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Japan continues to enjoy strong health outcomes and the longest life expectancies in the OECD. Its health spending has risen more quickly than in other OECD countries in recent years, partly due to population ageing. Within tight fiscal constraints, Japan must ensure the financial sustainability of its health system while orienting it toward an increasingly older population.
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The Luxembourg health care system achieves good results relatively efficiently. Luxembourg is, however, lagging behind other OECD countries with high volume of antibiotics prescribed and high rates of avoidable hospital admissions. Population ageing and increasing risk factors are other important challenges that demand further scrutiny.
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The Austrian health system generally provides good access to health care services through a relatively high degree of human and physical resources. However, primary care could be strengthened in order to avoid unnecessary hospitalisations and a stronger focus on mental ill-health is needed. Efforts are also required to prevent the spread of risk factors such as harmful alcohol and tobacco consumption.
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The Estonian health system has relatively high numbers of doctors, hospital beds and medical services, in spite of modest levels of financial resources for health (6% of GDP in 2014). The outcomes are however mixed compared to other OECD countries.
A System of Health Accounts 2011: Revised Edition provides an updated and systematic description of the financial flows related to the consumption of health care goods and services. As demands for information increase and more countries implement and institutionalise health accounts according to the system, the data produced are expected to be more comparable, more detailed and more policy relevant. It builds on the original OECD Manual, published in 2000, and the Guide to Producing National Health Accounts to create a single global framework for producing health expenditure accounts that can help track resource flows from sources to uses. It is the result of a collaborative effort between the OECD, WHO and the European Commission, and sets out in more detail the boundaries, the definitions and the concepts – responding to health care systems around the globe – from the simplest to the more complicated.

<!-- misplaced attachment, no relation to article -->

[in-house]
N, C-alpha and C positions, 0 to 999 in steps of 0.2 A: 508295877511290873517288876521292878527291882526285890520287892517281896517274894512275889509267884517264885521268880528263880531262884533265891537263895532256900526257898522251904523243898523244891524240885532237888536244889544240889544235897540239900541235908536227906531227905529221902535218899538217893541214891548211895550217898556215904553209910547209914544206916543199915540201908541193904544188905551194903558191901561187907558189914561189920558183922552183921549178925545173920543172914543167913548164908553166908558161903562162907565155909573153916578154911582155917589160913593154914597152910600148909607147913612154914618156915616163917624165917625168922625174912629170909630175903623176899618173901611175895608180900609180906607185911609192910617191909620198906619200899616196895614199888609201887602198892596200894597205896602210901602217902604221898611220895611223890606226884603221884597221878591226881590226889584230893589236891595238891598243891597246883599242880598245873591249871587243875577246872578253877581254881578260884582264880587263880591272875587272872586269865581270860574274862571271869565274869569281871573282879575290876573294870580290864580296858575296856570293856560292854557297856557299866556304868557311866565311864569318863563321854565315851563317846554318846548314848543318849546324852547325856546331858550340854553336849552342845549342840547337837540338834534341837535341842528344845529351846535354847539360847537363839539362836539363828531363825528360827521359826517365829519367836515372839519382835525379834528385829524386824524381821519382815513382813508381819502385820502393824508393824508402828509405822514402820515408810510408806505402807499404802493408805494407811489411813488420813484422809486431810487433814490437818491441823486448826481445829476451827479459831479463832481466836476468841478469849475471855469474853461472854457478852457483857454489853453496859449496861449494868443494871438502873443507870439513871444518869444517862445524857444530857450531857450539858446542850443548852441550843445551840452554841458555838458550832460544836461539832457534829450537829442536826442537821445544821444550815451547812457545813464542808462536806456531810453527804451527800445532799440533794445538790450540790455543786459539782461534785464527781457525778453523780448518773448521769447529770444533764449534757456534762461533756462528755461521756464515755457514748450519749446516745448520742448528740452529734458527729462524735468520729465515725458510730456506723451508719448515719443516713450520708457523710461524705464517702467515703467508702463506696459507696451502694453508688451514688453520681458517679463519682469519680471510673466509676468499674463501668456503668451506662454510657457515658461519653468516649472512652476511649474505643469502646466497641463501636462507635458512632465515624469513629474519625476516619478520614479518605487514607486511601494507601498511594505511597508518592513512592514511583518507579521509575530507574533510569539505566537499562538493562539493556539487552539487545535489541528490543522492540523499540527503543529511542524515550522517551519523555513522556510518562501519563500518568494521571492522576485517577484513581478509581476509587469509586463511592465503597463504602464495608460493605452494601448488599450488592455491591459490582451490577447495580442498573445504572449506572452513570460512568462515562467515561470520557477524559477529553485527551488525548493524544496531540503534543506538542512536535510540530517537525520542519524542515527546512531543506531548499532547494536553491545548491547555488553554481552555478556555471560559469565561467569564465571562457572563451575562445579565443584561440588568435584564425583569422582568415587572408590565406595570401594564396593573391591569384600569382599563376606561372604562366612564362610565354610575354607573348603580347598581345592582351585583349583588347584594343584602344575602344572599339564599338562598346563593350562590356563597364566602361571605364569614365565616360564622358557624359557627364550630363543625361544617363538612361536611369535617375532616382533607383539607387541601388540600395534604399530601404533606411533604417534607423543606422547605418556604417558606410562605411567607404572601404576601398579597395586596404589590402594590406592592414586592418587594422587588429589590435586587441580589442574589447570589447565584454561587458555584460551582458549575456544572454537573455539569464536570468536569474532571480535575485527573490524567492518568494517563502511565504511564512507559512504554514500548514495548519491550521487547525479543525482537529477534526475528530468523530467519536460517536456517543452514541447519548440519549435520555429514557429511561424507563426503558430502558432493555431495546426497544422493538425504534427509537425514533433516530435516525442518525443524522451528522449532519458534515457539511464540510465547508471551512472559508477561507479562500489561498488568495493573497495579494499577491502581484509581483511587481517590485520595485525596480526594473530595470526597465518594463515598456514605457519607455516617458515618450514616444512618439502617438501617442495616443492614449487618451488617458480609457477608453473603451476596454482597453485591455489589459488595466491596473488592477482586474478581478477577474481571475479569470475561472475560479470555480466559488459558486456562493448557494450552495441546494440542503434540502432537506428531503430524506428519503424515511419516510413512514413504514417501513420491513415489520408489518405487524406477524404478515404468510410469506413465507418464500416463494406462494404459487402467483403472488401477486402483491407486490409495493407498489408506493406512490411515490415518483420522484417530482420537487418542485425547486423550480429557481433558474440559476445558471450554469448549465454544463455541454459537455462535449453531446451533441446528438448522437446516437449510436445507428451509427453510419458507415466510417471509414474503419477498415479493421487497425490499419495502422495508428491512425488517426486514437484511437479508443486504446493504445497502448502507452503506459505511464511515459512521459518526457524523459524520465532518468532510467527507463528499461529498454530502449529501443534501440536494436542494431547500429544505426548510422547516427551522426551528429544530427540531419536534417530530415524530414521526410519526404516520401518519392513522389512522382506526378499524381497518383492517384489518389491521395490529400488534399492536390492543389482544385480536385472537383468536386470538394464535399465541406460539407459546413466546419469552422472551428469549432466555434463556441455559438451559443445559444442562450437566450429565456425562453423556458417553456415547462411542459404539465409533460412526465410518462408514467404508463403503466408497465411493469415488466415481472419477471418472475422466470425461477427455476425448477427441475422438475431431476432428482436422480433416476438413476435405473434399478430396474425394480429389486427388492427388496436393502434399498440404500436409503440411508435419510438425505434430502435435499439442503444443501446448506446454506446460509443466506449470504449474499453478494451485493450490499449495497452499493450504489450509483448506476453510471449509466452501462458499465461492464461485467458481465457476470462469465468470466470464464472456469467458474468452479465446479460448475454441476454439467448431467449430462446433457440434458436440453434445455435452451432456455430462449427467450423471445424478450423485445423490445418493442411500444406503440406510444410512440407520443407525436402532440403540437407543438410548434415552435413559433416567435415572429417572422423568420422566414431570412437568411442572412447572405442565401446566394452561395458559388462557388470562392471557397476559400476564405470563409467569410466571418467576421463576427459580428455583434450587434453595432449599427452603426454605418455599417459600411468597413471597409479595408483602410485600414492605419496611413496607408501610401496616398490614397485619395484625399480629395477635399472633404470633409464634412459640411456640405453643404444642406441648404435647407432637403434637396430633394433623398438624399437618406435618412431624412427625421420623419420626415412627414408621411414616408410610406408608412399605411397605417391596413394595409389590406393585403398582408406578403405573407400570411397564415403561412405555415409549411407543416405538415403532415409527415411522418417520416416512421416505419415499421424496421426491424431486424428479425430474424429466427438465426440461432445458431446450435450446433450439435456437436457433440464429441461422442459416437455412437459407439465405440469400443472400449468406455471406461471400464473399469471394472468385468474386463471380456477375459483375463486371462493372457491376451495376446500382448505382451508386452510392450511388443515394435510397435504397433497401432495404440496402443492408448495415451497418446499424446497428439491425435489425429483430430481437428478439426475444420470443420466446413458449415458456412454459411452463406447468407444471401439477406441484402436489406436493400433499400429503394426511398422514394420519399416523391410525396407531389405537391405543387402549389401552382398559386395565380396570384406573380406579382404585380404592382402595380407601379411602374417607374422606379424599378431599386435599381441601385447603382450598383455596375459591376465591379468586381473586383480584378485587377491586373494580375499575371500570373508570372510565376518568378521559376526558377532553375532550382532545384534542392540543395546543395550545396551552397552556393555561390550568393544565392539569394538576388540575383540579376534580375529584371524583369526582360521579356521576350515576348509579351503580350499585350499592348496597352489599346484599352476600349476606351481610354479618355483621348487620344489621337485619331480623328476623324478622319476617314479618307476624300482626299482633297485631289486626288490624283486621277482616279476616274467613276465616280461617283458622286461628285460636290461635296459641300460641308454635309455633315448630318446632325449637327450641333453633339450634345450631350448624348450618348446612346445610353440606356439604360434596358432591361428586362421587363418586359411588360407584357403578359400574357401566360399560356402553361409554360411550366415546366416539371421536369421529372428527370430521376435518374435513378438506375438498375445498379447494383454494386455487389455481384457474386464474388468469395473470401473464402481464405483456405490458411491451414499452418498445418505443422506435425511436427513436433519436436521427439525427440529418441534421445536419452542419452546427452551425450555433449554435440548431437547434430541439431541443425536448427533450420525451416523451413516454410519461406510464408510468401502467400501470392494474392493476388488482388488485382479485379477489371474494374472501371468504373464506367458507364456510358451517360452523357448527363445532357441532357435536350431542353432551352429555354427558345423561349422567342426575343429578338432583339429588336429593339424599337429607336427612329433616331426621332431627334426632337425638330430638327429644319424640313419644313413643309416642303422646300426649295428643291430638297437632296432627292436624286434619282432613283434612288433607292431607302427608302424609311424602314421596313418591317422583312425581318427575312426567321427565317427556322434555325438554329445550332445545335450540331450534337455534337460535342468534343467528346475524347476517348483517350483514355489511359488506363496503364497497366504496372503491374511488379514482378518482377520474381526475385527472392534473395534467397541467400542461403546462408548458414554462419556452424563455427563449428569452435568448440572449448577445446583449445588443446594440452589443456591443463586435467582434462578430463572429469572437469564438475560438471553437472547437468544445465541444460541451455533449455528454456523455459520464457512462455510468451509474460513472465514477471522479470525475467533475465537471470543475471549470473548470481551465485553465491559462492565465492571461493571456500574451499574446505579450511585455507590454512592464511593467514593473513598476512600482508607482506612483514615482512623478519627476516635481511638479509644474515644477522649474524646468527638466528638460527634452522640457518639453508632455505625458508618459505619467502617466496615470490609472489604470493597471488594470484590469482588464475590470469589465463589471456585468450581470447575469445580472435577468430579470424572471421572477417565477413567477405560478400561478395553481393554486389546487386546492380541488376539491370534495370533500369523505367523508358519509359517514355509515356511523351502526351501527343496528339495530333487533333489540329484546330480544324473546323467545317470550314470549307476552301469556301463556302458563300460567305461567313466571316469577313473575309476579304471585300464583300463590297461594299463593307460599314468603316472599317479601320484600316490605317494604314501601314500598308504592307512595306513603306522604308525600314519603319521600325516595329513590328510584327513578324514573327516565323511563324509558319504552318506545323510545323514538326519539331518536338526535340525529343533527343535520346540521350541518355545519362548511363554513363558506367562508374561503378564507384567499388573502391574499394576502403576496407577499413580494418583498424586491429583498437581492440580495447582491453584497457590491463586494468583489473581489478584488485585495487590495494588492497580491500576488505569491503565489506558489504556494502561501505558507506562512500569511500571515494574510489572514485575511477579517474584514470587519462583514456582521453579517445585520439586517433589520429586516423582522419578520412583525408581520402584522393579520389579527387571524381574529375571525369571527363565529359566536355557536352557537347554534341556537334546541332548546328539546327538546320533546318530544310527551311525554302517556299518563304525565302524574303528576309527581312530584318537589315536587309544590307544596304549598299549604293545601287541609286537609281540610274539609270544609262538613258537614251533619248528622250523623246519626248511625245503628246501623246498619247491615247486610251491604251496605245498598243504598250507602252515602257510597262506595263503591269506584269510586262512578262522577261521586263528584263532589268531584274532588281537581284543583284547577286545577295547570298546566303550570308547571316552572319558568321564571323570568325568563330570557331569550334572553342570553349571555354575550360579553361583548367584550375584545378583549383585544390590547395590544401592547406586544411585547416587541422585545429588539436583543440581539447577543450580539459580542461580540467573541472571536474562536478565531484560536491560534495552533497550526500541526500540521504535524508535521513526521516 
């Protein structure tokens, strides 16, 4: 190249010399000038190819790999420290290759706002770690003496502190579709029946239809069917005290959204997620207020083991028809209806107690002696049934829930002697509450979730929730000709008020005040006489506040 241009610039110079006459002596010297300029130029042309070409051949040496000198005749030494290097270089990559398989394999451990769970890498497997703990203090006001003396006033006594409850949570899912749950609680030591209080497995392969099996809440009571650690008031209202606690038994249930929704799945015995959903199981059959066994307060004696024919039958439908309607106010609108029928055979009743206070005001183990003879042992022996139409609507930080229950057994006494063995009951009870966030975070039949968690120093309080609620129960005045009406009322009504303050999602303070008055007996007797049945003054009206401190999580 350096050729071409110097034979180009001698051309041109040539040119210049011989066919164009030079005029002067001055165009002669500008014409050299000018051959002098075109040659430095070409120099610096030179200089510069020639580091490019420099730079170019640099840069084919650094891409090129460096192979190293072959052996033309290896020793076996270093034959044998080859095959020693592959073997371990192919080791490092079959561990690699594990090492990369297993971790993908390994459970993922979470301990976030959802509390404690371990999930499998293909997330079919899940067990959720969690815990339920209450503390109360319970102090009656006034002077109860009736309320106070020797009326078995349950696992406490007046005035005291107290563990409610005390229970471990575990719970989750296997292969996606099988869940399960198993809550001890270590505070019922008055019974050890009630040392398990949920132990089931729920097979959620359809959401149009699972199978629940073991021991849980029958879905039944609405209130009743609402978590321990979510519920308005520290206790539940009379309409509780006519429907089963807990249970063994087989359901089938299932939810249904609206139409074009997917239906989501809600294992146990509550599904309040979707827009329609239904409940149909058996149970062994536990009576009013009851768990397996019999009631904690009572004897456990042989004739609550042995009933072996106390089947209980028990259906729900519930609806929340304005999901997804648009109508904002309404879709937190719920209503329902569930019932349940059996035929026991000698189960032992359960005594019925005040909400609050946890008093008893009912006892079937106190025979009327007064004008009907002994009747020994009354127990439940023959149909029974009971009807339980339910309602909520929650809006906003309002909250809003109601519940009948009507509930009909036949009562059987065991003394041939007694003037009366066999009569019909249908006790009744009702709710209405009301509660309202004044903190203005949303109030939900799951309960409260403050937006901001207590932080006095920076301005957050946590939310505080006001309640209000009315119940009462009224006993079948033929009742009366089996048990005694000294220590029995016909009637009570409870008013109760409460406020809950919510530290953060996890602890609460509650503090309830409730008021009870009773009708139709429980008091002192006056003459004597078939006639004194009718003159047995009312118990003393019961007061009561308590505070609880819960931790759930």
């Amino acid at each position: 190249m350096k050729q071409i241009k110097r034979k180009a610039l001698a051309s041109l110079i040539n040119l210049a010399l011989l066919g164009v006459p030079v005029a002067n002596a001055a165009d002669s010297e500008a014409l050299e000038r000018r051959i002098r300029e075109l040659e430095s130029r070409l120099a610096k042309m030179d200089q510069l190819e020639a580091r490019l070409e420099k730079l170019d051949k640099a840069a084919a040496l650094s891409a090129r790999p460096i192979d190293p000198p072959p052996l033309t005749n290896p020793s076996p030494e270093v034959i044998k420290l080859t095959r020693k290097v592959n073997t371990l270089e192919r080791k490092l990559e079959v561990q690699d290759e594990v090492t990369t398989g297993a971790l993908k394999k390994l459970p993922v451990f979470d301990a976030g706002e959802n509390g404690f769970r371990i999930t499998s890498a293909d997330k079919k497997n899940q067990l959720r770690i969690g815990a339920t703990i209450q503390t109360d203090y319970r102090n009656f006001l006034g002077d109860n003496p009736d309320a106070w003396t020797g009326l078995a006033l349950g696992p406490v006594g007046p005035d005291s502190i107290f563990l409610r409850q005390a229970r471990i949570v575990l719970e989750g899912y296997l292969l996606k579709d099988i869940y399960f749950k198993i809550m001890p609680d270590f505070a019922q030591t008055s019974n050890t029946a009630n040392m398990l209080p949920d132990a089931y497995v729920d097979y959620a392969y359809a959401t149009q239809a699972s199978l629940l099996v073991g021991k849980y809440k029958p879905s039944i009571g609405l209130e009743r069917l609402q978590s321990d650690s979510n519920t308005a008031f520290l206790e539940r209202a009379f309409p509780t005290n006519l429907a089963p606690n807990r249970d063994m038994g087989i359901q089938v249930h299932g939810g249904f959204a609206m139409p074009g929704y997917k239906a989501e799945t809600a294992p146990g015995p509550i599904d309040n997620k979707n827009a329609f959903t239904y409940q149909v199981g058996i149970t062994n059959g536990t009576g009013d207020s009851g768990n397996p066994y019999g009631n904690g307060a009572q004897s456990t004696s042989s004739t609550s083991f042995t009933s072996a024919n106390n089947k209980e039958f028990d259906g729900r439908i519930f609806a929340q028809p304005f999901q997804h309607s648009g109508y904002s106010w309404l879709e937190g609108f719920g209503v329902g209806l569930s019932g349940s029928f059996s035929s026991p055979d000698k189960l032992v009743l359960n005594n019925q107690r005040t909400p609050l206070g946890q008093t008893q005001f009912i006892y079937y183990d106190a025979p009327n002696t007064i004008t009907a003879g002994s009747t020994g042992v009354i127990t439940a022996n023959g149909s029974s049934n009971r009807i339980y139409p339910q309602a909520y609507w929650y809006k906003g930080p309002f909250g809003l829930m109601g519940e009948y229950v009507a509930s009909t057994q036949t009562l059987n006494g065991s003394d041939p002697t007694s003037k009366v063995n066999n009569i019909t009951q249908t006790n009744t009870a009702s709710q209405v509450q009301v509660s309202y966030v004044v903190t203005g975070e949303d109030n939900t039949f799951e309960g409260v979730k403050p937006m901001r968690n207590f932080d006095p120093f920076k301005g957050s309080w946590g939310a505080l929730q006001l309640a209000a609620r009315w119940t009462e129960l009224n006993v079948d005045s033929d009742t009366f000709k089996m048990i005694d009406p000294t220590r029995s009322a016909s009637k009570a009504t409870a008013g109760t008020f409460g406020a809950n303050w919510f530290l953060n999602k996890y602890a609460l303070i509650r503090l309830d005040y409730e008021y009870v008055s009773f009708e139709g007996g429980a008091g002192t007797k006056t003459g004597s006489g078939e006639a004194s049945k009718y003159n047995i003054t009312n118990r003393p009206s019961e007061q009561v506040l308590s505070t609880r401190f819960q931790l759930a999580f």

The OECD is launching an online consultation: tell us how we can improve sustainable access to innovative therapies!
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The Supplementary Guidance has been released in March 2017. Gathering data on prevention spending that are consistent and comparable, both over time and across countries, is very useful. This paper aims to help clarify what should be included as spending on prevention under SHA 2011 to facilitate accurate comparisons.
In many ways, primary care in Denmark performs well. Danish primary care is trusted and valued by patients, and is relatively inexpensive. But there are important areas where it needs to be strengthened. Most critically, Danish primary care is relatively opaque in terms of the performance data available at local level. Greater transparency is vital in the next phase of reform and sector strengthening. Robust information on quality and outcomes empowers patients and gives them choice. It can support GPs to benchmark themselves, and engage in continuous quality improvement. It also allows the authorities to better understand where they should direct additional resources. This report draws on evidence and best practice from across OECD health systems to support Denmark in: agreeing on the steps that will strengthen its primary care sector, delivering high-quality, patient-centred care, and establishing a sustainable footing as the foundation for a high-performing health system.
OECD governments have to decide whether they want to cover more services at a limited reimbursement rate, or whether they want to extend more the financial protection for a limited number of services.
The OECD Health Division is releasing a new series to highlight its work on health policies and data. A new graph will be available each month.